1939 Degersheim outbreak

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1939 Degersheim, Switzerland outbreak: Degersheim is a municipality in the canton of St. Gallen in Switzerland. In September 1939, eight hundred soldiers transferred to Degersheim from an area that was having a polio outbreak. During the next couple weeks, seventy-three cases of epidemic neuromyasthenia were reported. Fifty-four (74% of total cases) developed systemic illness, twelve (16% of total cases) developed meningo-neuritic involvement, five cases developed myelitis (inflammation of the spinal cord) with muscle paresis (muscular weakness caused by nerve damage or disease) and two cases had an encephalitis (inflammation of the brain). Most of the cases were short-lived and accompanied by low-grade fever. Neuralgia (nerve pain) especially in the face, chest, and pelvic and legs were common. Autonomic disturbances were frequently observed during recovery. Susceptibility to fatigue and loss of concentration persisted in a few cases for more than a year. This outbreak is the first time the encephalitis is described as 'diencephalitis,' meaning inflammation of the midbrain or intermediate brain, in explaining the autonomic disturbances of the hypothalamus.[1]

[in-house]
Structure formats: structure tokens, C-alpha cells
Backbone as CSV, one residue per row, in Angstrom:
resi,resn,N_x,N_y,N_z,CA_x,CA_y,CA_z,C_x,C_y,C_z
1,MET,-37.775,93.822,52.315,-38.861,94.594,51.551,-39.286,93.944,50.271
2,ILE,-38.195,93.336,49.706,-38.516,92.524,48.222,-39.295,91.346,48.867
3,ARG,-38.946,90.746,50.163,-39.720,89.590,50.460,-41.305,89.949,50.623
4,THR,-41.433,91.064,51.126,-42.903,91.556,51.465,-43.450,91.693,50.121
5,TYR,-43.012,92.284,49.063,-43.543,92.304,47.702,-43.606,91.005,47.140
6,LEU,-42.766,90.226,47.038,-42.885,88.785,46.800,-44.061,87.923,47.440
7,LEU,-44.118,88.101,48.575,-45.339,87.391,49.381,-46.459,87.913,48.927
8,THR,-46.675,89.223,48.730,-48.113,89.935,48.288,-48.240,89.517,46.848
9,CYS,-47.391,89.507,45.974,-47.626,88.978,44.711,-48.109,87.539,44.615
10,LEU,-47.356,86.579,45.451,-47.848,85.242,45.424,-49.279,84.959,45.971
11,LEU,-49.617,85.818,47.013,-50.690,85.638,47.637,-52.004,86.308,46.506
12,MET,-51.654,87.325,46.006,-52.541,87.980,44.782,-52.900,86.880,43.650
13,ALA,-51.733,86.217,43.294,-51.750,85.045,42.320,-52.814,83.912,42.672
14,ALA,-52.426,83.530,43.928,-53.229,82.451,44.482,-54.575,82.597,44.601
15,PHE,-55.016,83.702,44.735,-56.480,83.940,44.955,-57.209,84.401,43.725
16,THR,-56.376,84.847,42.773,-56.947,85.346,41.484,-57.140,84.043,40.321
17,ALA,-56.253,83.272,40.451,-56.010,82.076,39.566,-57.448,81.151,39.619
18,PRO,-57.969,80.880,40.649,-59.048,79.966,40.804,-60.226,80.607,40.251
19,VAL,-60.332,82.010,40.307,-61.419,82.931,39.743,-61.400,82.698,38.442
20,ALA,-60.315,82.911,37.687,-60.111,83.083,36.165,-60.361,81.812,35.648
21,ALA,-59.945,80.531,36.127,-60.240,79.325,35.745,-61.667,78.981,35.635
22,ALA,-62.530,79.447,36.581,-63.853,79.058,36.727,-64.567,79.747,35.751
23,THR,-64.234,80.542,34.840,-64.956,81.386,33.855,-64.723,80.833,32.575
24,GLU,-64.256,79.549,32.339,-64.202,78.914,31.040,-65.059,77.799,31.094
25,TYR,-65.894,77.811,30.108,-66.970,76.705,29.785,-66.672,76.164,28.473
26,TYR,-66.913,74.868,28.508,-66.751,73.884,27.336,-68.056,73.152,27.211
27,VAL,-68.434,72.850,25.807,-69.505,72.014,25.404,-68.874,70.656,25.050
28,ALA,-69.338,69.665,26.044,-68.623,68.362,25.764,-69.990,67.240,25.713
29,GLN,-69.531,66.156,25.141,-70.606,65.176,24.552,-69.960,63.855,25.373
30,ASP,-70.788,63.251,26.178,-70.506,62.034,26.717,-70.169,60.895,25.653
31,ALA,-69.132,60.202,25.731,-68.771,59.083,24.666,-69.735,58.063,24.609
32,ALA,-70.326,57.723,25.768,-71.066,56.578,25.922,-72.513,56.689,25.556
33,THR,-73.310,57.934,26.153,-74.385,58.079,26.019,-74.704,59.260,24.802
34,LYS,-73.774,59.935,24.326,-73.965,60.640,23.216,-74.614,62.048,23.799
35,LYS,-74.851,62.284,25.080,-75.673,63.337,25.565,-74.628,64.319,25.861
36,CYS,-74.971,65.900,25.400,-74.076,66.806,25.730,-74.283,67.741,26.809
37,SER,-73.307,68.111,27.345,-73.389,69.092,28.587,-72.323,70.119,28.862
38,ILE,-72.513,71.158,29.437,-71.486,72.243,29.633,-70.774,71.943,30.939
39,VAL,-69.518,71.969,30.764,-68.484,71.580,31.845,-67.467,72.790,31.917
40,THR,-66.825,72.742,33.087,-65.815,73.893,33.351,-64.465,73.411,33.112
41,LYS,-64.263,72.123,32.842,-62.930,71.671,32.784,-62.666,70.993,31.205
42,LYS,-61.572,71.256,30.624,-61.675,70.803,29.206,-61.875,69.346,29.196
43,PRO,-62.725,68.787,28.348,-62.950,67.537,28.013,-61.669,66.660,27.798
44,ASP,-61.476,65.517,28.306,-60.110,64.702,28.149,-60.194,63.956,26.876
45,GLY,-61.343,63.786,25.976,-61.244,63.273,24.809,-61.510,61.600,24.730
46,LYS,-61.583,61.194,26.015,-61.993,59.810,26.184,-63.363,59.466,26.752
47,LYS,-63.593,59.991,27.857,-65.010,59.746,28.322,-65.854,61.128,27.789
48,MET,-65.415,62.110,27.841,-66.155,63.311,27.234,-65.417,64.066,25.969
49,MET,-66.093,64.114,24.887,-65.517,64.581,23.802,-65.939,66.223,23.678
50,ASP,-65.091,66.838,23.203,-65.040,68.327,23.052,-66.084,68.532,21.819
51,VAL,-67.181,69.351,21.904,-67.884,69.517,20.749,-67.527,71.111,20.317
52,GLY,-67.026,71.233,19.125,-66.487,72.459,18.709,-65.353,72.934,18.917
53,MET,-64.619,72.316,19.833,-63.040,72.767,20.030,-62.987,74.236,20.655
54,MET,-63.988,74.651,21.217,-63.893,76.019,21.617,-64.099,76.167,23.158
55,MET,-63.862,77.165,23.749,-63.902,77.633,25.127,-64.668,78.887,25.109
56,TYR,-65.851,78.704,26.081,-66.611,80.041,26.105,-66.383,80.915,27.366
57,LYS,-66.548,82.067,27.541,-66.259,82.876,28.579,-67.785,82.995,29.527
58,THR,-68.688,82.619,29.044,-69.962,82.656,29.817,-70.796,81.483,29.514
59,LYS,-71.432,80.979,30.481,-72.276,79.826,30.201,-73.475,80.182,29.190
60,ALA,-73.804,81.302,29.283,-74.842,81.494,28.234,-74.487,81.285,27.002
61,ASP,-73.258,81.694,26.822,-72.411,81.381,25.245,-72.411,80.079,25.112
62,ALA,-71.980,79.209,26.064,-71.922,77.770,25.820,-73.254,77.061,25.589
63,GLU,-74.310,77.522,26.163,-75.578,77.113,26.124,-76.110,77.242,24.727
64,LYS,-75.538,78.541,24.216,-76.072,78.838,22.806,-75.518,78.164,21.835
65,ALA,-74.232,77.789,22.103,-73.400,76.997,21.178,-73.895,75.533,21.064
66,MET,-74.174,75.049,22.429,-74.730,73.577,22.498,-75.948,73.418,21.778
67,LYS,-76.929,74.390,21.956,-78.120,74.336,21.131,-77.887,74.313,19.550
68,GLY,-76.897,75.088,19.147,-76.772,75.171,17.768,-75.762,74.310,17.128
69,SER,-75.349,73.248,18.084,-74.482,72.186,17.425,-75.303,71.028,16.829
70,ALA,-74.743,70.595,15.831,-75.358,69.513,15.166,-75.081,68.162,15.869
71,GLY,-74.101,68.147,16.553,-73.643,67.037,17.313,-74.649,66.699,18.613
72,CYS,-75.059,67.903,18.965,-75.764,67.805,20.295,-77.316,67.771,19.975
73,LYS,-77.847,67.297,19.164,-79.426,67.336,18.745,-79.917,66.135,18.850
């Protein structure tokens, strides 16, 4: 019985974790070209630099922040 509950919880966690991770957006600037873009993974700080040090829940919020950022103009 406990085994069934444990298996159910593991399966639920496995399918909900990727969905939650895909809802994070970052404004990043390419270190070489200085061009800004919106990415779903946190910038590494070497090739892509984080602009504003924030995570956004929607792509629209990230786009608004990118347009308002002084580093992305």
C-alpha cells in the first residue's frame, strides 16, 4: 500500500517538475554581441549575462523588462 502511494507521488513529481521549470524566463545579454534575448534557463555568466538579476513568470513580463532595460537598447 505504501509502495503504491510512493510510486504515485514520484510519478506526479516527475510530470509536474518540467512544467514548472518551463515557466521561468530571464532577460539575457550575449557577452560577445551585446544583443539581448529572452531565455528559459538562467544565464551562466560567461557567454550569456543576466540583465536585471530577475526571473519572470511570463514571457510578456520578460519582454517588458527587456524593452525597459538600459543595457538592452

At the time of the outbreak, Dr. Otto Gsell, a renowned Swiss internist and professor, who has the artery disease, Erdheim-Gsell syndrome, named for him, diagnosed the outbreak as "Abortive Poliomyelitis*," but he also documented the differences in disease manifestation. Twenty years later, in 1958, after studying many outbreaks, including the Akureyri outbreak he wrote that "Encephalomyelitis myalgia epidemica eine poliomyelitisahnliche Krankheit" (myalgic encephalomyelitis epidemic is a poliomyelitis-like disease).[2]

(*Abortive Poliomyelitis accounts for 80-90% of polio cases, is a mild form of poliomyelitis that does not involve the central nervous system, does not cause permanent disabilities of any kind, and recovery is within a couple days. Symptoms are similar to the flu: fever, malaise, headache, sore throat and vomiting.[3])

See also[edit | edit source]

References[edit | edit source]

  1. Parish, J.G. (November 1978), "Early outbreaks of 'epidemic neuromyasthenia'.", Postgraduate Medical Journal, 54 (637): 711-717, PMID 370810 
  2. Encephalomyelitis myalgia epidemica eine poliomyelitisahnliche Krankheit. Schweiz Med Wochenschr 1958; 88: 488–91.
  3. http://www.medicinenet.com/script/main/art.asp?articlekey=8611

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From MEpedia, a crowd-sourced encyclopedia of ME and CFS science and history